Start teaching science properly and stop 'bucket-filling and fact regurgitation', say academics
A tick-box approach to teaching science in schools risks creating a climate where misconduct can thrive at university level, according to senior academics.
Encouraging students to fake results when an experiment goes wrong creates bad habits that can persist into a subsequent scientific career, while schools leave no space to teach about the ethics of research, they argue.
Writing in this week’s Times Higher Education, two leading academics report on a recent increase in cases of scientific misconduct, where researchers fabricate or falsify data. They call for more time to be devoted to experiments and an end to "fact regurgitation".
Tim Birkhead, professor of behavioural ecology at the University of Sheffield, and Bob Montgomerie, professor of evolutionary biology at Queen’s University in Ontario, Canada, attribute the rise to greater competition and cynicism among academics.
They say that their own research students identified the main cause of misconduct as “the way science is taught at school”.
Students reported being encouraged by teachers to make up results when an experiment has not worked, while teachers do not have time to teach proper scientific processes, they write.
They argue that teachers need to explain why an experiment has not turned out as expected, or risk setting young scientists on a path that will lead to them faking results later in their careers.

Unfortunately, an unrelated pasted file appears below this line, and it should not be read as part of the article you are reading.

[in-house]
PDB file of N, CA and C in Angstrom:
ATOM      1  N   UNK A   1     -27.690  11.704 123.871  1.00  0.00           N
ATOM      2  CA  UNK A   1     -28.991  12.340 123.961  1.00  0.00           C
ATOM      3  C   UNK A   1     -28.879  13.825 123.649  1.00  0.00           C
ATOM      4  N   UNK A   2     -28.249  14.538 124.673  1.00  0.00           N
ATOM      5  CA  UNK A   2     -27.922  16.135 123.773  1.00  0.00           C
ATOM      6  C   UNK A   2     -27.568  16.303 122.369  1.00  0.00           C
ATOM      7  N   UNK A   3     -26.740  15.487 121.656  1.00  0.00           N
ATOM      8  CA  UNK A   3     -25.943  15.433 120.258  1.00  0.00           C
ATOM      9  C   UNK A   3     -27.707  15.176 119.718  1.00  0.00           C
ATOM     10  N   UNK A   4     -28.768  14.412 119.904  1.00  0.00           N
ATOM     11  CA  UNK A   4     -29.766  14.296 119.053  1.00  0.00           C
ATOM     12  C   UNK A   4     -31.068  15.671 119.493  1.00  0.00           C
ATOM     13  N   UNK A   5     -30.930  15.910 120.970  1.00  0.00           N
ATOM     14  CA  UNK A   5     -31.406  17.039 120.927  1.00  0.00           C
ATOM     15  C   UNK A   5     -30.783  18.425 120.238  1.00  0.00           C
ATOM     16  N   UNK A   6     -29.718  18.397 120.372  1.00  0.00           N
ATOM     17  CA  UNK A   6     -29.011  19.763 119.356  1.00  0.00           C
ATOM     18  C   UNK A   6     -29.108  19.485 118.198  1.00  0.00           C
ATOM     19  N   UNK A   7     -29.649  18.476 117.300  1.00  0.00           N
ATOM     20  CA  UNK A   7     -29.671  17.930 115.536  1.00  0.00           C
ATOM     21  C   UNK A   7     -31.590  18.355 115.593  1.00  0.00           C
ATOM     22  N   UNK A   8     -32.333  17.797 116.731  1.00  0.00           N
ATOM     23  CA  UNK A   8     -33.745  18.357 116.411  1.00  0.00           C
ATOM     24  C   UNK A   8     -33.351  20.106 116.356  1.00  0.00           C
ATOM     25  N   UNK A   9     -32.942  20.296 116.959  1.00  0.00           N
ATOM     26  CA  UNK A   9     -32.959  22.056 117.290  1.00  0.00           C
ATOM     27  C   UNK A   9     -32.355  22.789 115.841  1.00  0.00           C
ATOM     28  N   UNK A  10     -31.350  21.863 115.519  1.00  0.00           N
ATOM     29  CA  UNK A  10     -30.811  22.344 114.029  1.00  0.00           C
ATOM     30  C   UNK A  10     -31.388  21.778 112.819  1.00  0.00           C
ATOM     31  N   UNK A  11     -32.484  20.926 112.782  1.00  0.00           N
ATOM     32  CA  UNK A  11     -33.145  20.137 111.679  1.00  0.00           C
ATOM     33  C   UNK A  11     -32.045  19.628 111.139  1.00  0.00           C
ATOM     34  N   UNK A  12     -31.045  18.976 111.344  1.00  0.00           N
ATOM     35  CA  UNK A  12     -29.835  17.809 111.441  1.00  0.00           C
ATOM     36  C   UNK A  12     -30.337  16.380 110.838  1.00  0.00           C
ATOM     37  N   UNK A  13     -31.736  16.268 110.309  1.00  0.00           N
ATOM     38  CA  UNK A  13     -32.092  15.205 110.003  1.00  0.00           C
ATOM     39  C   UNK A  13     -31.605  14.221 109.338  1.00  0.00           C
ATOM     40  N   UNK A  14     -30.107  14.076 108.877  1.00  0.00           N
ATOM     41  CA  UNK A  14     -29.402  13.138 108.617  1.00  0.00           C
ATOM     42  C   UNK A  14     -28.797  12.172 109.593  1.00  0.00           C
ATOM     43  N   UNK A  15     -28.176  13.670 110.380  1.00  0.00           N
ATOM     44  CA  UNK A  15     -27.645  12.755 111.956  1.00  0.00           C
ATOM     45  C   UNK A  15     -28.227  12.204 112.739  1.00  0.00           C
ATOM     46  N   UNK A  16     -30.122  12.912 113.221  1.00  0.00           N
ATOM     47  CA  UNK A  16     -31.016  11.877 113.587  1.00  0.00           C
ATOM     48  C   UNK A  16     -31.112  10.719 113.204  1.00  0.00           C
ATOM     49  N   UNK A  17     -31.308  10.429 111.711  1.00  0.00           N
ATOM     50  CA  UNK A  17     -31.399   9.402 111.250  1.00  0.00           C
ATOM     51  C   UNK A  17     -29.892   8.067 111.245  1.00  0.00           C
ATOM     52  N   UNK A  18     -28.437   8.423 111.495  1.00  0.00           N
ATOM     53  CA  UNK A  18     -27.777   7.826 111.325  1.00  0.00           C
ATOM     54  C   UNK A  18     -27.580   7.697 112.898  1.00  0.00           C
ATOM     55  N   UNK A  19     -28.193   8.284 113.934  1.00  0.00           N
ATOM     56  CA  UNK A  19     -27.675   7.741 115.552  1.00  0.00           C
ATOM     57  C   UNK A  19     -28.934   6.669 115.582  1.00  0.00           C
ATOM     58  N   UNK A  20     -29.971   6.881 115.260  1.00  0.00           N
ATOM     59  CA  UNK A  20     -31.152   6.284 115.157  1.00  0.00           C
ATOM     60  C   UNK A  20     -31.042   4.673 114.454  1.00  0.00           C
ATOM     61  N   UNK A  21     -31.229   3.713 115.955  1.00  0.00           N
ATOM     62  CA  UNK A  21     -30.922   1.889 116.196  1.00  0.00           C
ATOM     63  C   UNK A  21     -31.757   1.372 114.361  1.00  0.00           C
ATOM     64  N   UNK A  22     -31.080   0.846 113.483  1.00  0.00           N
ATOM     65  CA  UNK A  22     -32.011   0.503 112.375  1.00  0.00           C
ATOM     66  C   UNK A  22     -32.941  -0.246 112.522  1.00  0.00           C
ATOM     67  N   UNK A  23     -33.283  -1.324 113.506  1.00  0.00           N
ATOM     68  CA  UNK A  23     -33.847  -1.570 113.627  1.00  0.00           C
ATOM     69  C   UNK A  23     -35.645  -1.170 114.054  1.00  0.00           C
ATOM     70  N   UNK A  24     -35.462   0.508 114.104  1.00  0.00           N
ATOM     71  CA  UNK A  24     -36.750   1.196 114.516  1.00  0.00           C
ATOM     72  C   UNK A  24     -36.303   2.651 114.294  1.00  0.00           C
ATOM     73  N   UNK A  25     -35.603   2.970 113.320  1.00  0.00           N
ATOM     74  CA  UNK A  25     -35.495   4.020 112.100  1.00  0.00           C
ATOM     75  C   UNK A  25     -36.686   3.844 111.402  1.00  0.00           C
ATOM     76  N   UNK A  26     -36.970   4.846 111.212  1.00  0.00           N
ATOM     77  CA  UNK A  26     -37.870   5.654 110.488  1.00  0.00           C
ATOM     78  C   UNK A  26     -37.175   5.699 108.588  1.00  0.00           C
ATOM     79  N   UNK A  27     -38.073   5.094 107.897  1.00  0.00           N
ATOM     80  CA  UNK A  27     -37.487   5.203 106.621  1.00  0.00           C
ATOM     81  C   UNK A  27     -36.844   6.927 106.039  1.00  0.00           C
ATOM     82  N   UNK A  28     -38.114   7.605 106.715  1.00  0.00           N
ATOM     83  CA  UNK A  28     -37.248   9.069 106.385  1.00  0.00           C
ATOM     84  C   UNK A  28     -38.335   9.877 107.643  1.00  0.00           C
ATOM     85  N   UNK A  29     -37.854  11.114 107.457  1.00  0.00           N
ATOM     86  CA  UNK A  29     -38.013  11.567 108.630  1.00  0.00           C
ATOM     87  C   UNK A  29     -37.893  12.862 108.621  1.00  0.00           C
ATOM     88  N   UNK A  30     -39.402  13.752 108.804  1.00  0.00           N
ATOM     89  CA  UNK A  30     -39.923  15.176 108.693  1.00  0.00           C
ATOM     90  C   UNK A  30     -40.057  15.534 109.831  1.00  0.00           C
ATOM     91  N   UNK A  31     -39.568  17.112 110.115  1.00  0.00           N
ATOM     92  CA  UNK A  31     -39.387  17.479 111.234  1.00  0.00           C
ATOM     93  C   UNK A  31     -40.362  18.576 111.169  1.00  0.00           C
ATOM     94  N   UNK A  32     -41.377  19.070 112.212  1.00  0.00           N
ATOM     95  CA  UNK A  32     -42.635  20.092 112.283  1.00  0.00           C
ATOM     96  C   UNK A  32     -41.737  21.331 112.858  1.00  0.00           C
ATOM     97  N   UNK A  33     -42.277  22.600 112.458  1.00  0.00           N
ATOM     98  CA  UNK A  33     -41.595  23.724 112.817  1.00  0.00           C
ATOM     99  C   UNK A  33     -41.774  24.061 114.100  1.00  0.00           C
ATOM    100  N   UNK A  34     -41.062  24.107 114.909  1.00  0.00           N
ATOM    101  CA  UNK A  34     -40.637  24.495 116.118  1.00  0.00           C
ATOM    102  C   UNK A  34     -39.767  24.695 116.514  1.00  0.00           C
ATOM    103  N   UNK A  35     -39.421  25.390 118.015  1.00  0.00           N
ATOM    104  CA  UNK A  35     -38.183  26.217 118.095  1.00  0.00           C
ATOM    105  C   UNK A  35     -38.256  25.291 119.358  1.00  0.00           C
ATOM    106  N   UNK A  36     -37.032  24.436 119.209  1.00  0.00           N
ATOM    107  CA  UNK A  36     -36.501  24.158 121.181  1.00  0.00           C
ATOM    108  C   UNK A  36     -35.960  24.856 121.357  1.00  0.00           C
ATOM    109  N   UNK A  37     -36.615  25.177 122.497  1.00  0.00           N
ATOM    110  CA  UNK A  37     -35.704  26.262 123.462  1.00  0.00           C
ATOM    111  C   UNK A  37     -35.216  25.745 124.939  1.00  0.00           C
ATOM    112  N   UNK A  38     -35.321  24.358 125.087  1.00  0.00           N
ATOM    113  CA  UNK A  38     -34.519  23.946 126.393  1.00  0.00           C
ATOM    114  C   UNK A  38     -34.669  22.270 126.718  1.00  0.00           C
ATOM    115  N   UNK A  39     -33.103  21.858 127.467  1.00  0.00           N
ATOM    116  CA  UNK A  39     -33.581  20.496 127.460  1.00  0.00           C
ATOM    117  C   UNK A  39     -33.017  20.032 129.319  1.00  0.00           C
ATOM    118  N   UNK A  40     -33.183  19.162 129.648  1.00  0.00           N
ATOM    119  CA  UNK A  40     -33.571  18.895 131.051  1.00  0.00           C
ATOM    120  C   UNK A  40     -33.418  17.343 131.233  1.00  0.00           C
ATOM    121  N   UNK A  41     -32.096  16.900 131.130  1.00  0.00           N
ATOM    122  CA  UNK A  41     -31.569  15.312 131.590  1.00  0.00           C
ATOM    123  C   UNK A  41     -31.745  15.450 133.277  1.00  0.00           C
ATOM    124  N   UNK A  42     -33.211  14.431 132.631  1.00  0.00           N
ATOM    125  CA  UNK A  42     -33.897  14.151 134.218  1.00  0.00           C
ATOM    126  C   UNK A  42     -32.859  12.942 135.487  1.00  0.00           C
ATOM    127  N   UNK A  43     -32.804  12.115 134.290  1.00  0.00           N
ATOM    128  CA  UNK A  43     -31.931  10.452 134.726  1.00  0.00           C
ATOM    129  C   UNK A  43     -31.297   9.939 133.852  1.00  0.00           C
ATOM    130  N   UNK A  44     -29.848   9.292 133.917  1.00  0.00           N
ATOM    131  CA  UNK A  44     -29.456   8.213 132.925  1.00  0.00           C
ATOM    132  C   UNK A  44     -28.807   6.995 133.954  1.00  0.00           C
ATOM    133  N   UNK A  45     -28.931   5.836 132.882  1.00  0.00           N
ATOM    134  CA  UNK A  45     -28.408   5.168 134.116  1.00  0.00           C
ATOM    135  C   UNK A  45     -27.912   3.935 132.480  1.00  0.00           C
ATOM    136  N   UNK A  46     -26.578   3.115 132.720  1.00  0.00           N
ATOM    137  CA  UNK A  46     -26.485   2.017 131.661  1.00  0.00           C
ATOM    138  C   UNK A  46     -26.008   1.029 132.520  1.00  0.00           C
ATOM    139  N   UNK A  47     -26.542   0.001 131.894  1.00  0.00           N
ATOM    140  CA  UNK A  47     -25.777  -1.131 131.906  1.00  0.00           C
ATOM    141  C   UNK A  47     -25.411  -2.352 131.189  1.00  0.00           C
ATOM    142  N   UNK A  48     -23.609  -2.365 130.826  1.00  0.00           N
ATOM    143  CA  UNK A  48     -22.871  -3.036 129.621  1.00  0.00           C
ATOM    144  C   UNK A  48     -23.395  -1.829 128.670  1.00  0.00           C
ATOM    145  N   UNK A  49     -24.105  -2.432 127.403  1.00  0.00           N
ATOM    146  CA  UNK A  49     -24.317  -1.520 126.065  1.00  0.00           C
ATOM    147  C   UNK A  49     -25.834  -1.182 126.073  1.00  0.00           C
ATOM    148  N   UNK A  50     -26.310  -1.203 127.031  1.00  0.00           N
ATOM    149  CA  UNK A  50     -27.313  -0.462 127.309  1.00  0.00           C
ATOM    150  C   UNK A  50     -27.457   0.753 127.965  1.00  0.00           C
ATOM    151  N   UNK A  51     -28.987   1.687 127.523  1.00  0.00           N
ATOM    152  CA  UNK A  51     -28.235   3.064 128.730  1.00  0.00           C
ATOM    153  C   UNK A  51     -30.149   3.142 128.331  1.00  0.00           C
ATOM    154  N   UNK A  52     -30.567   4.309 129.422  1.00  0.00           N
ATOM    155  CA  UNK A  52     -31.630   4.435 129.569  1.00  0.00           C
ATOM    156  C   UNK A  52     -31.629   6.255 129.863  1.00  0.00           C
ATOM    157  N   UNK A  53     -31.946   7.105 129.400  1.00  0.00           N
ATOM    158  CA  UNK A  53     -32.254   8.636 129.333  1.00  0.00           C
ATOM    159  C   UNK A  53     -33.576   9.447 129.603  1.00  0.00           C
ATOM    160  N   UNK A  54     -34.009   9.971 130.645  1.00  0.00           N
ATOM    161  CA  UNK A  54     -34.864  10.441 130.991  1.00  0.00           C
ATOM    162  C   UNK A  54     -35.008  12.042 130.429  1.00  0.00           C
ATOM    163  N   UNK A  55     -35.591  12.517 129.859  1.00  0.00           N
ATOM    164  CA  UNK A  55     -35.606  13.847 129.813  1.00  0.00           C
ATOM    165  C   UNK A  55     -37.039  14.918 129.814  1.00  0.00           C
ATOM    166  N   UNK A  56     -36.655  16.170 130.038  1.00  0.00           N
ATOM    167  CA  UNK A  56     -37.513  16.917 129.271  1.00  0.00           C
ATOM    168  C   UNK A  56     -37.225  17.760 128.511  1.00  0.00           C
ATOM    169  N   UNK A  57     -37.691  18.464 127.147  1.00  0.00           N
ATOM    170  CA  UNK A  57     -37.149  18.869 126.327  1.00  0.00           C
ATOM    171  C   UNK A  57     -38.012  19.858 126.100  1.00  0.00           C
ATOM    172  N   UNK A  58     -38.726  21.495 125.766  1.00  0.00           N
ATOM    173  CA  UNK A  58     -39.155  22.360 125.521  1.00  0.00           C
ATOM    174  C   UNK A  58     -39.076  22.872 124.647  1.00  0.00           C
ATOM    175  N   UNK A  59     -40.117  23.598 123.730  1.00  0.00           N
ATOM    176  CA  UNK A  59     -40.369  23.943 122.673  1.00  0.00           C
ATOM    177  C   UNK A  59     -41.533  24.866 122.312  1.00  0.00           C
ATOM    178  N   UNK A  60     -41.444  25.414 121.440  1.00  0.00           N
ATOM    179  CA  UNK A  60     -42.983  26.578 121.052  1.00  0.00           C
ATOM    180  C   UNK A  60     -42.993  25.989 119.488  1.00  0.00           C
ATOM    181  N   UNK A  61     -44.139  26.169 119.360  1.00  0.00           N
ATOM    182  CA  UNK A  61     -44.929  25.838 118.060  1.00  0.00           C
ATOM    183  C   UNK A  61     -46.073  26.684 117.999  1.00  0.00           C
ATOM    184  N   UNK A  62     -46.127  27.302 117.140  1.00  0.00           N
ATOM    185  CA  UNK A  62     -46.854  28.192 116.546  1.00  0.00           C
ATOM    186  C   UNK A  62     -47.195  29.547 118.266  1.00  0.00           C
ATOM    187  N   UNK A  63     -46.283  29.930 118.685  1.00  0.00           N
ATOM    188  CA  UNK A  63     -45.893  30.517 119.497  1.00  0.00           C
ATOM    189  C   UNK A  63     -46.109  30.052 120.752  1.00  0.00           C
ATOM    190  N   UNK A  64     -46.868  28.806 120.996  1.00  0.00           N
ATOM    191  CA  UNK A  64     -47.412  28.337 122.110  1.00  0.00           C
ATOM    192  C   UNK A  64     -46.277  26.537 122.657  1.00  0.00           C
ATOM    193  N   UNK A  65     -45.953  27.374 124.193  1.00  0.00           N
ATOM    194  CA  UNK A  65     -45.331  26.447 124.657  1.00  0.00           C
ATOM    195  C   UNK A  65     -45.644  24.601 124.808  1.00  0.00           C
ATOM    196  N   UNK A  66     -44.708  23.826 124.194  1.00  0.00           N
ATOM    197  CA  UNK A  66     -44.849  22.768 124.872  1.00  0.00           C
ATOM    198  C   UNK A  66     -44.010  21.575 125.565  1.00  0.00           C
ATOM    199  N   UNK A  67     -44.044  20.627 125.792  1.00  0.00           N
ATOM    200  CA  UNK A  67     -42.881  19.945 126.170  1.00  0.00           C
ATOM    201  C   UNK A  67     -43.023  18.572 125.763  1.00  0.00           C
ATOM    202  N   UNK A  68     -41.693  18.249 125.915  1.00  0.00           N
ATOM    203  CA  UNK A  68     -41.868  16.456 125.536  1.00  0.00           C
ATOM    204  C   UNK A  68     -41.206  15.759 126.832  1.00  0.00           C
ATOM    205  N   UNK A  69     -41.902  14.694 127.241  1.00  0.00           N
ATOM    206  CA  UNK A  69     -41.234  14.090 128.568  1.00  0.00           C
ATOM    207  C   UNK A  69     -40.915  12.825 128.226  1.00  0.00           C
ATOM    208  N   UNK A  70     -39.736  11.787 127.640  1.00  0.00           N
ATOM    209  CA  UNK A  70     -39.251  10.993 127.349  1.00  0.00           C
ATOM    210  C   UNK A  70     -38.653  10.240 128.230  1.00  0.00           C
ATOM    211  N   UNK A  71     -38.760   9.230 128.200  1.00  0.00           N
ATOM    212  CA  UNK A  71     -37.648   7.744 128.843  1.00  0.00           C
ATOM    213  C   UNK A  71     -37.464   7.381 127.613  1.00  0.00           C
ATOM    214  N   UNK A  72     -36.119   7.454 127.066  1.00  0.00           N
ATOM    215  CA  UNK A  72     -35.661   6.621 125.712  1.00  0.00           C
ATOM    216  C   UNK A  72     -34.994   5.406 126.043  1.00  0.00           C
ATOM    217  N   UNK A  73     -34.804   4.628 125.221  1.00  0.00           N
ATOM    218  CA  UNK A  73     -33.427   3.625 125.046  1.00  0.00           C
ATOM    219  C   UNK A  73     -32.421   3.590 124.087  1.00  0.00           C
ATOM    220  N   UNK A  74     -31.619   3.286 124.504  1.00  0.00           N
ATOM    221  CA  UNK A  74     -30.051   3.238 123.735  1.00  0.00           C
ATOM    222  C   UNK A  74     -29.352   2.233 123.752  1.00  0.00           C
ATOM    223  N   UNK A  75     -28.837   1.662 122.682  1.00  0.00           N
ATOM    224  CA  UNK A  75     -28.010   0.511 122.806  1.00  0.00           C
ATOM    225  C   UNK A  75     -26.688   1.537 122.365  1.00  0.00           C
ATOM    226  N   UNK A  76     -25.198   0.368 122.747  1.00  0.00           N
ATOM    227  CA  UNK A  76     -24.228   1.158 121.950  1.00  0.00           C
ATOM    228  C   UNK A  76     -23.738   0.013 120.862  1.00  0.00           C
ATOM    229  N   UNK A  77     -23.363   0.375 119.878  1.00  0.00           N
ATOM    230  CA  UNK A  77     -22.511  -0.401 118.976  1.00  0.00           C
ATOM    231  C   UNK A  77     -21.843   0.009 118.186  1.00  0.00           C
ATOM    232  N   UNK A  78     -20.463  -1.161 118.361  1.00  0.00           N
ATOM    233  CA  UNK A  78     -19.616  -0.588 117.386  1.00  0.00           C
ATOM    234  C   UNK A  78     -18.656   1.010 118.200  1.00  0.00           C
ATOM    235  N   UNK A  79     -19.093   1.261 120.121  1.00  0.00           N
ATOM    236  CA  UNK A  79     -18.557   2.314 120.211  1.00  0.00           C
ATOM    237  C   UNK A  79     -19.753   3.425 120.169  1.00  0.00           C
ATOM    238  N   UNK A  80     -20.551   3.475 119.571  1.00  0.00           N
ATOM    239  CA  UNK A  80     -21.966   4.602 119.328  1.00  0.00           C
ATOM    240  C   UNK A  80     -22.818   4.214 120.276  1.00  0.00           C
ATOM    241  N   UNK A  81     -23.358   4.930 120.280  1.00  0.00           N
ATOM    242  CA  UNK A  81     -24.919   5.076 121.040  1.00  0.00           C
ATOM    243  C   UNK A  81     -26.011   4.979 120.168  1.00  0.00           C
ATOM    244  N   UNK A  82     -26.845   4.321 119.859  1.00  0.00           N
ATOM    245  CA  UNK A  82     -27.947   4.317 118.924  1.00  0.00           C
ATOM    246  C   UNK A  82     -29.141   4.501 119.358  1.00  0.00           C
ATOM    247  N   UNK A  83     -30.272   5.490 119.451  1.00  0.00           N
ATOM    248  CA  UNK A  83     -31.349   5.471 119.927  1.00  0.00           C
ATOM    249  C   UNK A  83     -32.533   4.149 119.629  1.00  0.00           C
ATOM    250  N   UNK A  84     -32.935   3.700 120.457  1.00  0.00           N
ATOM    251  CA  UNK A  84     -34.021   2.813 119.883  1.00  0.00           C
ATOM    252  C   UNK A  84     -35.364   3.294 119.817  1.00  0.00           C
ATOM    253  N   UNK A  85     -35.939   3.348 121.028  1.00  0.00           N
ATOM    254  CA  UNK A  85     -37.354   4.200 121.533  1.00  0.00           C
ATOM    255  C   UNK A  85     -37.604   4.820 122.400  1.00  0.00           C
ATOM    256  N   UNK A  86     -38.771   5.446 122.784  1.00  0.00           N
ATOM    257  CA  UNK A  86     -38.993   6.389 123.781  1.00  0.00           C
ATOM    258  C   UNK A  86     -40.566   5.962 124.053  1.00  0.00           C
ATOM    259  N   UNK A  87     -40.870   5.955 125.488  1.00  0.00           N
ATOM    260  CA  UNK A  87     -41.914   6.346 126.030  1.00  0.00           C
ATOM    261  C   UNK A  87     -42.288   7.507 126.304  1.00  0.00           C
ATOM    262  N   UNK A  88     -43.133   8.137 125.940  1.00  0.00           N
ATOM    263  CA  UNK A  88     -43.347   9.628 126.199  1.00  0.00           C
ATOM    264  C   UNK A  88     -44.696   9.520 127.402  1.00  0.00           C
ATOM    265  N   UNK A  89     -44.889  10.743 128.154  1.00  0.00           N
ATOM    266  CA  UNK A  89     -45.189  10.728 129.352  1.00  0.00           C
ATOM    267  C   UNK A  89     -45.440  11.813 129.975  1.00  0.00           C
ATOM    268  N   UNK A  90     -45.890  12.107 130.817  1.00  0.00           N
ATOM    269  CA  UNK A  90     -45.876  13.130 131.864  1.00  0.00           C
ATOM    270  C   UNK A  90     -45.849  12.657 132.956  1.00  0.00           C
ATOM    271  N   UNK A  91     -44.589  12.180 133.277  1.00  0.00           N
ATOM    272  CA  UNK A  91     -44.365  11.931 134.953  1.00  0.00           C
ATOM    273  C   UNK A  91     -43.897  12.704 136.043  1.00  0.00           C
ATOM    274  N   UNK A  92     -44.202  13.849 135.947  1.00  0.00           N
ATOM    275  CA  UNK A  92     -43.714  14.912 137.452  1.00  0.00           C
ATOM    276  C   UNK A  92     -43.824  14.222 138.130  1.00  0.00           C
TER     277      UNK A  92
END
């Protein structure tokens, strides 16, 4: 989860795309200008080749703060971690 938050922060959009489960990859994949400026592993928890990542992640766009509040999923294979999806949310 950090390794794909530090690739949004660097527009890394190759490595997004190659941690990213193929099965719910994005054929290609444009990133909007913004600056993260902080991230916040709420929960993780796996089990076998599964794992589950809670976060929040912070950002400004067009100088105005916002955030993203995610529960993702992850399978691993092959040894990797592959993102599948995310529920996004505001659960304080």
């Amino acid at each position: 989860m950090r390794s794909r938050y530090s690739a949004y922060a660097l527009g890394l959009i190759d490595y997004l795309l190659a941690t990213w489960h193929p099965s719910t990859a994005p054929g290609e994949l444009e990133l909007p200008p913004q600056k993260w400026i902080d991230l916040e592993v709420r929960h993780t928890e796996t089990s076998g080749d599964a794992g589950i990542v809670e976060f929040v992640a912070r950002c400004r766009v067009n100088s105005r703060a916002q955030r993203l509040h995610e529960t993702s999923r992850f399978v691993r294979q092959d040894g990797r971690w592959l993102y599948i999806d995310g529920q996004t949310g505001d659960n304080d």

“It is ludicrous that pupils should ever be encouraged to fake results when their experiments do not turn out as expected, or be punished with lower marks when they do not get the ‘right’ answer,” Professors Birkhead and Montgomerie write.
“We expect that for some ambitious young scientists, the mistraining they received at school sets the agenda for the rest of their career.”
Universities can try to tackle misconduct through clearer guidelines and a greater emphasis on teaching ethics, but by then it may be too late, the academics contend. Instead, action needs to be taken in schools.
“At school we need to start teaching science properly,” they write. “We need to stop bucket-filling and fact regurgitation. The current box-ticking and assessment culture leaves no place for the creative and ethical processes of doing science.
“Teachers need sufficient time to teach effectively, to do experiments carefully, more than once if necessary, and to assess why the ‘right’ results aren’t always obtained.”